Published December 10, 2012
Instability in Egypt, where a newly-elected Islamic government teeters over an angry population, isn't enough to stop the U.S. from sending more than 20 F-16 fighter jets, as part of a $1 billion foreign aid package.
The first four jets are to be delivered to Egypt beginning Jan. 22, a source at the naval air base in Fort Worth, where the planes have been undergoing testing, told FoxNews.com. The North African nation already has a fleet of more than 200 of the planes and the latest shipment merely fulfills an order placed two years ago. But given the uncertainty in Cairo, some critics wonder if it is wise to be sending more top gun planes.
“Should an overreaction [by Egypt] spiral into a broader conflict between Egypt and Israel, such a scenario would put U.S. officials in an embarrassing position of having supplied massive amounts of military hardware … to both belligerents,” said Malou Innocent, a foreign policy analyst at the Cato Institute. “Given Washington's fiscal woes, American taxpayers should no longer be Egypt’s major arms supplier.”
The U.S. government ordered and paid for the fighter jets for Egypt's military as part of foreign aid for Egypt back in 2010, when Hosni Mubarak ruled. The fighter jets were supposed to be delivered in 2013, and delivery will go ahead as scheduled even though Hosni Mubarak has been removed from power and replaced by Mohamed Morsi, who led the Muslim Brotherhood before becoming Egypt's president.
Morsi was democratically elected, but last month attempted to seize dictatorial powers for himself. After widespread protests and violence in Egypt's capital of Cairo, Morsi backed off from his power grab. But he is pushing through a controversial new constitution for Egypt that would more strictly enforce Islamic Shariah law, and only recently said he reserves the right to have the military arrest protesters without charges.
"The Morsi-led Muslim Brotherhood government has not proven to be a partner for democracy as they had promised, given the recent attempted power grab," a senior Republican congressional aide told FoxNews.com.
Rep. Ileana Ros-Lehtinen, (R-Fla.), who chairs the House Committee on Foreign Affairs, recently criticized U.S. military aid to Egypt:
“The Obama administration wants to simply throw money at an Egyptian government that the president cannot even clearly state is an ally of the United States,” Rep. Ros-Lehtinen said.
The $213 million order, which is paid for by U.S. taxpayers and is part of Egypt's foreign aid package from America, had to be approved by lawmakers in Washington.While the basic F-16 has been a military workhorse for top air forces for more than 25 years, the cockpit electronics are constantly updated and the models Egypt is getting are the best defense contractor Lockheed Martin makes.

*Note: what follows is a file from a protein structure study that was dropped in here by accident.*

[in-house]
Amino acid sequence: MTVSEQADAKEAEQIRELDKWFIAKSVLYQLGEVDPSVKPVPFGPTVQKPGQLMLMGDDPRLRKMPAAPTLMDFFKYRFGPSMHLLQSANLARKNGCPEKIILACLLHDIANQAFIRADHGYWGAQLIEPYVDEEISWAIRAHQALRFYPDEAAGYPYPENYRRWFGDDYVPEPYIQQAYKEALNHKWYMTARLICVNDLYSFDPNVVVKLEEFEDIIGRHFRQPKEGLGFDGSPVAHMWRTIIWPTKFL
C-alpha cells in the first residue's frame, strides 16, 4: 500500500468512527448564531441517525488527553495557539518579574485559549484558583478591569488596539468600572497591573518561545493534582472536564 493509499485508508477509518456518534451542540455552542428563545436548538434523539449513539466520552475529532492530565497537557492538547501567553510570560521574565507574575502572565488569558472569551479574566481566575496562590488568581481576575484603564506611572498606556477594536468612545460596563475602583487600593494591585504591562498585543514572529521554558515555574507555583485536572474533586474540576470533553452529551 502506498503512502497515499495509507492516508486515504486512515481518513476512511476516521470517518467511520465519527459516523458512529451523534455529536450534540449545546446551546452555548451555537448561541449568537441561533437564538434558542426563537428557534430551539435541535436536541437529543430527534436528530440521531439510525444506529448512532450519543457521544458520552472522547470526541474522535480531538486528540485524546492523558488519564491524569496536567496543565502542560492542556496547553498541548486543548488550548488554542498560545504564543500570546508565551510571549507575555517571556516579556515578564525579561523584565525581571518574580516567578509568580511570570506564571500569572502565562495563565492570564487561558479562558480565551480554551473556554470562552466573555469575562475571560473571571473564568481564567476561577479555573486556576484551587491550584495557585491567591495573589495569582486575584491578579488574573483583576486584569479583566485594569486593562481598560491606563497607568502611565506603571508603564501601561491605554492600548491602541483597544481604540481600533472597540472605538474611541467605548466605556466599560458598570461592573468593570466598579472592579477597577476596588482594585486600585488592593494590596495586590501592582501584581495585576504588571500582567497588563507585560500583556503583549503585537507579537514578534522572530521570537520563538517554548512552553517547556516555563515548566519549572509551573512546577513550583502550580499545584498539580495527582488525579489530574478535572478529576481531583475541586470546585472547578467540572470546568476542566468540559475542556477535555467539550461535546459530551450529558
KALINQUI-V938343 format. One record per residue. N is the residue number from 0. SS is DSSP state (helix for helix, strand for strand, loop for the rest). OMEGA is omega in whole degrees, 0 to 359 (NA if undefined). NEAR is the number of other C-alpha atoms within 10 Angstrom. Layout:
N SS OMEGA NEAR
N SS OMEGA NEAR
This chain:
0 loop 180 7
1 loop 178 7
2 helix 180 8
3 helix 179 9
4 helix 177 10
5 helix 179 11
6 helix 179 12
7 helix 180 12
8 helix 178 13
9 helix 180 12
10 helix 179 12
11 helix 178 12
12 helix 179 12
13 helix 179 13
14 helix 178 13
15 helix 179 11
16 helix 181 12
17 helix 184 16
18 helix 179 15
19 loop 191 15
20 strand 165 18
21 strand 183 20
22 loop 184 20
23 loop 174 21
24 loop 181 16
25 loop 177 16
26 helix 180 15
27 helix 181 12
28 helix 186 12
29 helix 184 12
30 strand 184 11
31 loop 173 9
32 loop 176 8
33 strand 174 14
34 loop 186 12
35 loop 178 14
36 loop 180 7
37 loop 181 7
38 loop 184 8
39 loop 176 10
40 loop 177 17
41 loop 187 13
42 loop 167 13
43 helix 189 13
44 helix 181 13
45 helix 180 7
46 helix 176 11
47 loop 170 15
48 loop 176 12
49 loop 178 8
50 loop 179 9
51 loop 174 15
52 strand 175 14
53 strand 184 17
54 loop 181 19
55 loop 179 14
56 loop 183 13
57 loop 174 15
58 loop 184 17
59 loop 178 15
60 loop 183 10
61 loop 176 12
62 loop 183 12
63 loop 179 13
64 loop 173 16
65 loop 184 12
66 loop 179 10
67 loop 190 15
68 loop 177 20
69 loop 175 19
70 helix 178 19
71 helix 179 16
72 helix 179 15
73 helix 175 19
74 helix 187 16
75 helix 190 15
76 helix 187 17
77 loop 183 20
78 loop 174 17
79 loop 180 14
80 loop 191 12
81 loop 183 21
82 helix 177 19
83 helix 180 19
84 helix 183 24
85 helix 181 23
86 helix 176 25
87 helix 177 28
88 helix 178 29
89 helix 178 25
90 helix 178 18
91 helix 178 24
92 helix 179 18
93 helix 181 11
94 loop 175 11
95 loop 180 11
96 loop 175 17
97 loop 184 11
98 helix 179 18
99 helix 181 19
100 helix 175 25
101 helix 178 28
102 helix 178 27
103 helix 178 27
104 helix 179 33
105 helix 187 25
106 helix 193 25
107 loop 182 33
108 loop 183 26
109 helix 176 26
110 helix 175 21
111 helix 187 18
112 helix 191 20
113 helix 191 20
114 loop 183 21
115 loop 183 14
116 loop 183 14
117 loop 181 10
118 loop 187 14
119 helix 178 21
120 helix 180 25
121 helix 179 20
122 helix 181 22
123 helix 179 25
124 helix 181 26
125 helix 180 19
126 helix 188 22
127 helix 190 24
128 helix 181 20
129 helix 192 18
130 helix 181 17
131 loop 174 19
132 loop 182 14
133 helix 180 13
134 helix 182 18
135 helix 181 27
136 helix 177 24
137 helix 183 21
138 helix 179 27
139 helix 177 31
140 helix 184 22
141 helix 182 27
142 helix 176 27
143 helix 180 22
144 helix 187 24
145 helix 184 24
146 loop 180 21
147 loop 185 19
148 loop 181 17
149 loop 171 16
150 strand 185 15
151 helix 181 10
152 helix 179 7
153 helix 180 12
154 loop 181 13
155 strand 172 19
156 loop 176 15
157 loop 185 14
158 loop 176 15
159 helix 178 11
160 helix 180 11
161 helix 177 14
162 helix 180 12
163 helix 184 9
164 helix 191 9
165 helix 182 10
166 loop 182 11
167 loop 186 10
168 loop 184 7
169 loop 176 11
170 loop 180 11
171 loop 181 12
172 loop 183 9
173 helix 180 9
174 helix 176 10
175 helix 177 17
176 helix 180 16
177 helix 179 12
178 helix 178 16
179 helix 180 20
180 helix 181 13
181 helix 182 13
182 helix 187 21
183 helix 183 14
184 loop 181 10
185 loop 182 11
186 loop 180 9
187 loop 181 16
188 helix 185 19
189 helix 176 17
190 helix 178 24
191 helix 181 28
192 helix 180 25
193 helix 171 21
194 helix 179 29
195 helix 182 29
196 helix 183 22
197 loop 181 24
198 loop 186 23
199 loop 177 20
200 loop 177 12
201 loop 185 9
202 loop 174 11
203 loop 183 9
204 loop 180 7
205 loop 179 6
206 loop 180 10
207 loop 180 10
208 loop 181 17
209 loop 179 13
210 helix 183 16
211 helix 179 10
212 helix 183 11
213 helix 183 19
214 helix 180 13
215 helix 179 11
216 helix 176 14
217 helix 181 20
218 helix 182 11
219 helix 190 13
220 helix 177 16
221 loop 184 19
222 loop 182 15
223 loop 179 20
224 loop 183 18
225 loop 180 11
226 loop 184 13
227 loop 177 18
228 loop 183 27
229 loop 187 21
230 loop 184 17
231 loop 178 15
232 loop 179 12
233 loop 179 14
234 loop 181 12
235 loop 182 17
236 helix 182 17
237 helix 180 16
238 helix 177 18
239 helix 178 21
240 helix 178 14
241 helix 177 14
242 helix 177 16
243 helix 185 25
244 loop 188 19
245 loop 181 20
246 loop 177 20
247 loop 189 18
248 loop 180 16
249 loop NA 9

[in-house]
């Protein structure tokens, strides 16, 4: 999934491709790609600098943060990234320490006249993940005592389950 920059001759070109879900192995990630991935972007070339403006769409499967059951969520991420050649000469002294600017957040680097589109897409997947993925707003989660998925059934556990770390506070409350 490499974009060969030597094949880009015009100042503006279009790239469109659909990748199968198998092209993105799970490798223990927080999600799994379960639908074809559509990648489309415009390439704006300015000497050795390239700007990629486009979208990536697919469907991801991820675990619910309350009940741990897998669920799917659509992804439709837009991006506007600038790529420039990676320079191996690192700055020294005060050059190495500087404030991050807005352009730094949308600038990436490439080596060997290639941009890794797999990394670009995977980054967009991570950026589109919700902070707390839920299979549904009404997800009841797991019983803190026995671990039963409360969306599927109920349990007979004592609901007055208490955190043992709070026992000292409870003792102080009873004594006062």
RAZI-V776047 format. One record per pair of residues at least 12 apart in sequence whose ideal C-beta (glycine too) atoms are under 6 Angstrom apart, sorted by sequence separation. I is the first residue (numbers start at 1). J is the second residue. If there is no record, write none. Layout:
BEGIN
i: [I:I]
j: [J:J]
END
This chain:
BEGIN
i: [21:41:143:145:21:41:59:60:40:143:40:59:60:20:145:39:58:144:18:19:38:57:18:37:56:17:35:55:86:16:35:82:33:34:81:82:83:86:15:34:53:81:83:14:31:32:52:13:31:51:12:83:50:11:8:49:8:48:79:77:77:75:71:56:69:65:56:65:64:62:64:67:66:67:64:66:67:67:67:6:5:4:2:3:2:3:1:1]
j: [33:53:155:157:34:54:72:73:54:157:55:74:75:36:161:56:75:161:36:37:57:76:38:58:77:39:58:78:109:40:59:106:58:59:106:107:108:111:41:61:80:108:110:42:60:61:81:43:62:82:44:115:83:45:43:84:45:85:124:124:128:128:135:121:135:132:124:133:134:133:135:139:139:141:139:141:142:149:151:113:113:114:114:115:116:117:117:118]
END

"This is a great day for Lockheed Martin and a testament to the enduring partnership and commitment we have made to the government of Egypt," said John Larson, vice president, Lockheed Martin F-16 programs. "We remain committed to providing our customer with a proven, advanced 4th Generation multirole fighter."
"In an air combat role, the F-16's maneuverability and combat radius exceed that of all potential threat fighter aircraft," the U.S. Air Force description of the plane reads.
"The F-16 can fly more than 500 miles, deliver its weapons with superior accuracy, defend itself against enemy aircraft, and return to its starting point. An all-weather capability allows it to accurately deliver ordnance during non-visual bombing conditions."
A Pentagon spokesman said the U.S. and Egypt have an important alliance that is furthered by the transfer.
"The U.S.-Egypt defense relationship has served as the cornerstone of our broader strategic partnership for over thirty years," said Lt. Col. Wesley Miller. "The delivery of the first set of F-16s in January 2013 reflects the U.S. commitment to supporting the Egyptian military's modernization efforts. Egyptian acquisition of F-16s will increase our militaries' interoperability, and enhance Egypt's capacity to contribute to regional mission sets."
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